Decanting is just a way of getting more flavour and aromas out of your wine, allowing some air to get to the liquid in the process of pouring from one container (the wine bottle) to another (your decanter). It’s also good for removing sediment from unfiltered wines, aged wines or vintage Port.
Not to worry, you don’t need a crystal decanter, as lovely as they may be. A cheaper version or even a jug will do.
If the wine you’re pouring is likely to have a deposit (eg if the wine is over ten years old, a vintage Port or an unfiltered/natural wine), stand the bottle upright for at least an hour, preferably overnight, before pouring the wine slowly off the sediment. Do this until you see the sediment (or ‘dregs’) appear at the bottle shoulder.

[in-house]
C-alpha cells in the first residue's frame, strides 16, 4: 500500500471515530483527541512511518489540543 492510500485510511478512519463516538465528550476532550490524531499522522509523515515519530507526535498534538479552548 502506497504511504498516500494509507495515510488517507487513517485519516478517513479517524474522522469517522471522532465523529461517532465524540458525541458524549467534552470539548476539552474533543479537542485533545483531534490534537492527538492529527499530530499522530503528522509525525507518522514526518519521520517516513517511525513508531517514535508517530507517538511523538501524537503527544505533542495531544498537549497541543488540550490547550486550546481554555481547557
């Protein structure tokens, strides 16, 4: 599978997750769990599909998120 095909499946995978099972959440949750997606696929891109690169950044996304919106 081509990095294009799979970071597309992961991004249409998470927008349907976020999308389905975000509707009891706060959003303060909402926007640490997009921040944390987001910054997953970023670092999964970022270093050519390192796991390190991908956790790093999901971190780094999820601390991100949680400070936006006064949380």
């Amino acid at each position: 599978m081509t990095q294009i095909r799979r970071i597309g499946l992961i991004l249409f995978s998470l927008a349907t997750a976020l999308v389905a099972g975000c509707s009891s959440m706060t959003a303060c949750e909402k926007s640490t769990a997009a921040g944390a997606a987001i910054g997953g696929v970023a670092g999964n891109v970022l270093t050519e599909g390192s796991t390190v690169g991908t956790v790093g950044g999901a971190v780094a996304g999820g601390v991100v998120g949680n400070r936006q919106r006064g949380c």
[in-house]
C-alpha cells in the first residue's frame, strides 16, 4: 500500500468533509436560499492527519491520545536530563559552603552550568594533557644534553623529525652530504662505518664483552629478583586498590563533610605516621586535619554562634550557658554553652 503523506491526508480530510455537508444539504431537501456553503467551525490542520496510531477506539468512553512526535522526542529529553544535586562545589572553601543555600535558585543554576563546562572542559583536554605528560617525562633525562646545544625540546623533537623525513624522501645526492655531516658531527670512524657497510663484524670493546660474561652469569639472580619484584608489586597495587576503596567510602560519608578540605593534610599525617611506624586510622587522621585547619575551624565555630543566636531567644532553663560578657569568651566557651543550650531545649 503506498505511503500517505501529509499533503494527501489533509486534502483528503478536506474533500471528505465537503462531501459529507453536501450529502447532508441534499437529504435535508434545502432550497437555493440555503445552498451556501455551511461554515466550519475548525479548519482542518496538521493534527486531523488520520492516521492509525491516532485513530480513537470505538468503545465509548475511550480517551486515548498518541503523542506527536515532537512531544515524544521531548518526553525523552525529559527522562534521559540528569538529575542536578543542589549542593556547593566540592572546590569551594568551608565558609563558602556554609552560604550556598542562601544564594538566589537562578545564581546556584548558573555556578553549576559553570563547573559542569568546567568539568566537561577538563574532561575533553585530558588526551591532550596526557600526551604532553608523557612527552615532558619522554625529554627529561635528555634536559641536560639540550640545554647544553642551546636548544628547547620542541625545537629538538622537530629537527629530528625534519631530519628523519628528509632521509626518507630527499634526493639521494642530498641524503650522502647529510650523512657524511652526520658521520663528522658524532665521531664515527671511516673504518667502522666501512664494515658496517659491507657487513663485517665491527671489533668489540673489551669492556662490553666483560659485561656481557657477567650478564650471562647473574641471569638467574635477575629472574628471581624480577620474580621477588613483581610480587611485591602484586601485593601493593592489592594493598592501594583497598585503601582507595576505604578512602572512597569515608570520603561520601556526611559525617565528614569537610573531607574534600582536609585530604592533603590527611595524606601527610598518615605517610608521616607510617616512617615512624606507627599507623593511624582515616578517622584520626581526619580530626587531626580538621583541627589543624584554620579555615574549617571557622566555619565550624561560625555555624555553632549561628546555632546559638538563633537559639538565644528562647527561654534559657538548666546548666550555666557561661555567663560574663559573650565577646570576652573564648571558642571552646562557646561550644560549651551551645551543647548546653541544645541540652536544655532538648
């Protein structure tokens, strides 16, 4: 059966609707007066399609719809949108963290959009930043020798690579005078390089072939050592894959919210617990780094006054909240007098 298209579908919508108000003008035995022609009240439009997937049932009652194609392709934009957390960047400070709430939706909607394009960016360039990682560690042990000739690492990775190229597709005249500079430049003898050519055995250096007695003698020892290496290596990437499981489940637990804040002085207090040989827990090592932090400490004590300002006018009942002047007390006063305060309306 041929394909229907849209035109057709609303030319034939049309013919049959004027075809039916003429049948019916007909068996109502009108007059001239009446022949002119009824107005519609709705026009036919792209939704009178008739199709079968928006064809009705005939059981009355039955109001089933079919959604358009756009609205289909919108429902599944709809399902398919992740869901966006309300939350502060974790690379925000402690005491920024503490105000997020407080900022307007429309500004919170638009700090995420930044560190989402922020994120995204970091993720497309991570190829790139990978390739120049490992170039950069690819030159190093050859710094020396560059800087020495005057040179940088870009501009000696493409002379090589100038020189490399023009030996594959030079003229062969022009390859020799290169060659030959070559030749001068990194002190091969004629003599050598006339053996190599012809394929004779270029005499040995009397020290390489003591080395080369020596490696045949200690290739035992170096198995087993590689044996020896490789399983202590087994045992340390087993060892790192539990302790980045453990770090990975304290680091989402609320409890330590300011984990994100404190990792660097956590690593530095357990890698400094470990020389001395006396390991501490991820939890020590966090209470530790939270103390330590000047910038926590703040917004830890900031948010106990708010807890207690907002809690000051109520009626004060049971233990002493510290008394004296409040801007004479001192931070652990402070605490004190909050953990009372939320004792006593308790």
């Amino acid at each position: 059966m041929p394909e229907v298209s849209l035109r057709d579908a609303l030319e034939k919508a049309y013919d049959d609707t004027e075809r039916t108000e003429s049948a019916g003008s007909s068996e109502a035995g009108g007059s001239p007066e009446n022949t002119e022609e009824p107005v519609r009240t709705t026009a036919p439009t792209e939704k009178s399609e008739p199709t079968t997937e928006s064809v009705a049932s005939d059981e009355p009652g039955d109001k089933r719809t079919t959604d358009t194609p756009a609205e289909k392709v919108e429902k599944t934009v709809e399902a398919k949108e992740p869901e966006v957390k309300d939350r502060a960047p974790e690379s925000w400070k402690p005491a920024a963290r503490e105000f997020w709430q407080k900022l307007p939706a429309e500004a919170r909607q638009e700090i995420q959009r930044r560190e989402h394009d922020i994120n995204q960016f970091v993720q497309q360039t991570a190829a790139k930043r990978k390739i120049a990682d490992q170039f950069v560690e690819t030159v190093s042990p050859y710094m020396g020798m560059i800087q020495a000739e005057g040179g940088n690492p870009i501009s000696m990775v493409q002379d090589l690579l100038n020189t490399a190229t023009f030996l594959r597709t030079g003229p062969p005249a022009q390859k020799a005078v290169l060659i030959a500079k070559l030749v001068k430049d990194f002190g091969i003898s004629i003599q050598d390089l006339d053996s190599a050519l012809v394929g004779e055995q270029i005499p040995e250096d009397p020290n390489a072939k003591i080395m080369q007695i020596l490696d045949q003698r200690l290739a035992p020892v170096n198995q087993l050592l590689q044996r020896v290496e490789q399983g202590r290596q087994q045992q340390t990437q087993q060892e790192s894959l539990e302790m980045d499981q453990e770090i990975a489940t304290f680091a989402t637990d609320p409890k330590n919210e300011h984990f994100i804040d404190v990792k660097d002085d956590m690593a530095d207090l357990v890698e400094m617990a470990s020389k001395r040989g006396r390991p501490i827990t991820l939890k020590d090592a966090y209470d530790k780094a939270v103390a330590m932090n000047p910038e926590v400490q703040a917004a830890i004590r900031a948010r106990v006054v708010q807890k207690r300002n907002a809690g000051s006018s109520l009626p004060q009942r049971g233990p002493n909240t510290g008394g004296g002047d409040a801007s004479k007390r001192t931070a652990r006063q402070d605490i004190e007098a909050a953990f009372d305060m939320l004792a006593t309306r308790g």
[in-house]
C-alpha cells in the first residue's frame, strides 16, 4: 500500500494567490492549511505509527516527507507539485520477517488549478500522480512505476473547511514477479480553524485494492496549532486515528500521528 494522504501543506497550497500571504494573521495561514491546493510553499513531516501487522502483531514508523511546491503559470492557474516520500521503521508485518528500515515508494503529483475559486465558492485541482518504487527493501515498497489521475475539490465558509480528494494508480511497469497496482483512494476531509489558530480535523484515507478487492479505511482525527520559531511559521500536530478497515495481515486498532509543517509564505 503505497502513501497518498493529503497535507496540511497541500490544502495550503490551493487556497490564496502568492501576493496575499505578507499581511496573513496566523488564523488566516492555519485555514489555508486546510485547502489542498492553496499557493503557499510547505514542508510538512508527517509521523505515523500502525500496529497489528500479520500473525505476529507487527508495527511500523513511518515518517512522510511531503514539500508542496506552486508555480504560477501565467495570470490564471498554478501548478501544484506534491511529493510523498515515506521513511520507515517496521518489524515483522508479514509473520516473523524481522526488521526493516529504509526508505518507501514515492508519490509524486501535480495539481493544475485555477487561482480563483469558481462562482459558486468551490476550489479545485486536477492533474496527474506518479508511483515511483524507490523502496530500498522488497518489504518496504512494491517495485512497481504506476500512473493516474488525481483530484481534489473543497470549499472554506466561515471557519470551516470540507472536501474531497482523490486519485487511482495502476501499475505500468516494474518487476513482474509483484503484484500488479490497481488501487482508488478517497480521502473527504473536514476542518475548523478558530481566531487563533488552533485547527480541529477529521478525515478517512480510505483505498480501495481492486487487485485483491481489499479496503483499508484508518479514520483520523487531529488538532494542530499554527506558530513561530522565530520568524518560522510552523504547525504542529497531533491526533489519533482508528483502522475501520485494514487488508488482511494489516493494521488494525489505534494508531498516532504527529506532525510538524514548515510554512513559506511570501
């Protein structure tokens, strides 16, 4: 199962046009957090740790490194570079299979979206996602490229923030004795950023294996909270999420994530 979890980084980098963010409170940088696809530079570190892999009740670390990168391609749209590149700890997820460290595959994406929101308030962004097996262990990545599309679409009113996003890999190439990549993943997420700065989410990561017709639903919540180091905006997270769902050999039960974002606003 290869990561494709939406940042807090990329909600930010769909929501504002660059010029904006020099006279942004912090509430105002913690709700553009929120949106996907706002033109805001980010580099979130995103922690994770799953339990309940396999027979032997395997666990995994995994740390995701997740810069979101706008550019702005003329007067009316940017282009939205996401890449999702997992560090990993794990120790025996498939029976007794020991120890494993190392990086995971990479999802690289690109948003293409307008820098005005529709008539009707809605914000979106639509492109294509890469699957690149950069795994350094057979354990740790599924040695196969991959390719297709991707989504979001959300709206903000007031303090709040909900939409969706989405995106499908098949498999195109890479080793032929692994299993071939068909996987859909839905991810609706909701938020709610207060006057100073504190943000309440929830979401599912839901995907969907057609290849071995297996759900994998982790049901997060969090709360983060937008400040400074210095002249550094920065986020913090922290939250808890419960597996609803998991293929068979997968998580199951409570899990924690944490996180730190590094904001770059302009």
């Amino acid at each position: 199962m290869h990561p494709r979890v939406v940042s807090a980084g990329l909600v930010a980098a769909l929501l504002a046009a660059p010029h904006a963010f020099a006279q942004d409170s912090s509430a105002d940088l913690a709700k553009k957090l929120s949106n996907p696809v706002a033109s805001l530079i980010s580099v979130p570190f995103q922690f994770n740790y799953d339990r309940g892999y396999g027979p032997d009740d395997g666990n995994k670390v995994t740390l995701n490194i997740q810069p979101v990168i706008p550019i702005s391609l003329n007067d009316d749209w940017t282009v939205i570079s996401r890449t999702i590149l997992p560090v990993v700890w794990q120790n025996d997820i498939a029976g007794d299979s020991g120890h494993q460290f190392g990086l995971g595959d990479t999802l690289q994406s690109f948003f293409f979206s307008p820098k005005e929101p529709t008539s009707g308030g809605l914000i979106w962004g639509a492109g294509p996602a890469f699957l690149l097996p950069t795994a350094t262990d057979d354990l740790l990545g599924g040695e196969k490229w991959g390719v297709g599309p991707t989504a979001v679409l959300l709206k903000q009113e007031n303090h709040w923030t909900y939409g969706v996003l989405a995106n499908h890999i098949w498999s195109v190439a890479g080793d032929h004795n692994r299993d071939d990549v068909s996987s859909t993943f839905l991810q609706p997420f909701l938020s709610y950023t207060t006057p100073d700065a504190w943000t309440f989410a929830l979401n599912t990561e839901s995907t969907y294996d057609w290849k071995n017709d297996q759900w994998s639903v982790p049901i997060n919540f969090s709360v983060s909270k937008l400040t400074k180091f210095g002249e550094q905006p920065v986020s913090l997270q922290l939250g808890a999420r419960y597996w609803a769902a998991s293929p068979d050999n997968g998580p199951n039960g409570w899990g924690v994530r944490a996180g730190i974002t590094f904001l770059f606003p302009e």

Young robust wines like the chance to breathe in a decanter so don’t be afraid to do this several hours before drinking.
There’s a bit of a debate around decanting old wines. Some say they’ll lose their perfume by decanting, while others argue old wines need ‘waking up’ – you certainly don’t want to leave old wines in a decanter for too long.